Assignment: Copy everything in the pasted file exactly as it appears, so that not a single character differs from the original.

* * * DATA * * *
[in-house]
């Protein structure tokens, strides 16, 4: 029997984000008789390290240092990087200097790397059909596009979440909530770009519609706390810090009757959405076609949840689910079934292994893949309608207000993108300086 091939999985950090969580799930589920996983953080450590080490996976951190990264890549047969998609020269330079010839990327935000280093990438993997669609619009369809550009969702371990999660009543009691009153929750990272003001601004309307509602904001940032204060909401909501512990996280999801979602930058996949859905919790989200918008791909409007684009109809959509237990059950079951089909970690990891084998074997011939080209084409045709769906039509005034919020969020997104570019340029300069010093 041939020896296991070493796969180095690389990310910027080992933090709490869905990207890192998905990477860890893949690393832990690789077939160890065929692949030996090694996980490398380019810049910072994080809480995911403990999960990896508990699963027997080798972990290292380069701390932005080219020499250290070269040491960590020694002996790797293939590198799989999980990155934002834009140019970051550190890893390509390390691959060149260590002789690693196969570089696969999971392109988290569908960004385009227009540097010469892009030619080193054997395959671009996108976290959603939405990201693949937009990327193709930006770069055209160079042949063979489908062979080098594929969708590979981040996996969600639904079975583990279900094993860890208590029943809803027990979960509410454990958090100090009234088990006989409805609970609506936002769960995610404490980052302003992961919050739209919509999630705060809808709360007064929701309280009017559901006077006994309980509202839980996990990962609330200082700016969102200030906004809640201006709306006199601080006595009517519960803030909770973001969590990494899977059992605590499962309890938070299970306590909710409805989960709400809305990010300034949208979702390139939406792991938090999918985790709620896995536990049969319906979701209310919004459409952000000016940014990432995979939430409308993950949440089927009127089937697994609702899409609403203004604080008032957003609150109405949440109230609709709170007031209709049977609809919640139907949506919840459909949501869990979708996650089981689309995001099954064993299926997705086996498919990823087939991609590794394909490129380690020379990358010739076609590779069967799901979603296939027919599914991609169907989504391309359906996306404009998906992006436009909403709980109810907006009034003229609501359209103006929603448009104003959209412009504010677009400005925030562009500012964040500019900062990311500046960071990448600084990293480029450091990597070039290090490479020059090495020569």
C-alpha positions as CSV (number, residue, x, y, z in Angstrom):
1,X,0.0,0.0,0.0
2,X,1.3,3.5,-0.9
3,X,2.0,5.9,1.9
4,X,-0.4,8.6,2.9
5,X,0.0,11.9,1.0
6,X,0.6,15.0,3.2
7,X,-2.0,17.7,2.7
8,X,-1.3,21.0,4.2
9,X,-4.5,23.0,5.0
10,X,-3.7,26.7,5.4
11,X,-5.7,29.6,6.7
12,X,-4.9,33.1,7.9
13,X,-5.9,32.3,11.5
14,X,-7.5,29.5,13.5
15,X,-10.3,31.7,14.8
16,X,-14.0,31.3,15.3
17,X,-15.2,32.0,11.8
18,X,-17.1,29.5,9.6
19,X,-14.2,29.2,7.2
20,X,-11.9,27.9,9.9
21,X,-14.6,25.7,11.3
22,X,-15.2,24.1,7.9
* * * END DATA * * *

[in-house]
């Protein structure tokens, strides 16, 4: 029997984000008789390290240092990087200097790397059909596009979440909530770009519609706390810090009757959405076609949840689910079934292994893949309608207000993108300086 091939999985950090969580799930589920996983953080450590080490996976951190990264890549047969998609020269330079010839990327935000280093990438993997669609619009369809550009969702371990999660009543009691009153929750990272003001601004309307509602904001940032204060909401909501512990996280999801979602930058996949859905919790989200918008791909409007684009109809959509237990059950079951089909970690990891084998074997011939080209084409045709769906039509005034919020969020997104570019340029300069010093 041939020896296991070493796969180095690389990310910027080992933090709490869905990207890192998905990477860890893949690393832990690789077939160890065929692949030996090694996980490398380019810049910072994080809480995911403990999960990896508990699963027997080798972990290292380069701390932005080219020499250290070269040491960590020694002996790797293939590198799989999980990155934002834009140019970051550190890893390509390390691959060149260590002789690693196969570089696969999971392109988290569908960004385009227009540097010469892009030619080193054997395959671009996108976290959603939405990201693949937009990327193709930006770069055209160079042949063979489908062979080098594929969708590979981040996996969600639904079975583990279900094993860890208590029943809803027990979960509410454990958090100090009234088990006989409805609970609506936002769960995610404490980052302003992961919050739209919509999630705060809808709360007064929701309280009017559901006077006994309980509202839980996990990962609330200082700016969102200030906004809640201006709306006199601080006595009517519960803030909770973001969590990494899977059992605590499962309890938070299970306590909710409805989960709400809305990010300034949208979702390139939406792991938090999918985790709620896995536990049969319906979701209310919004459409952000000016940014990432995979939430409308993950949440089927009127089937697994609702899409609403203004604080008032957003609150109405949440109230609709709170007031209709049977609809919640139907949506919840459909949501869990979708996650089981689309995001099954064993299926997705086996498919990823087939991609590794394909490129380690020379990358010739076609590779069967799901979603296939027919599914991609169907989504391309359906996306404009998906992006436009909403709980109810907006009034003229609501359209103006929603448009104003959209412009504010677009400005925030562009500012964040500019900062990311500046960071990448600084990293480029450091990597070039290090490479020059090495020569």
C-alpha positions as CSV (number, residue, x, y, z in Angstrom):
1,X,0.0,0.0,0.0
2,X,1.3,3.5,-0.9
3,X,2.0,5.9,1.9
4,X,-0.4,8.6,2.9
5,X,0.0,11.9,1.0
6,X,0.6,15.0,3.2
7,X,-2.0,17.7,2.7
8,X,-1.3,21.0,4.2
9,X,-4.5,23.0,5.0
10,X,-3.7,26.7,5.4
11,X,-5.7,29.6,6.7
12,X,-4.9,33.1,7.9
13,X,-5.9,32.3,11.5
14,X,-7.5,29.5,13.5
15,X,-10.3,31.7,14.8
16,X,-14.0,31.3,15.3
17,X,-15.2,32.0,11.8
18,X,-17.1,29.5,9.6
19,X,-14.2,29.2,7.2
20,X,-11.9,27.9,9.9
21,X,-14.6,25.7,11.3
22,X,-15.2,24.1,7.9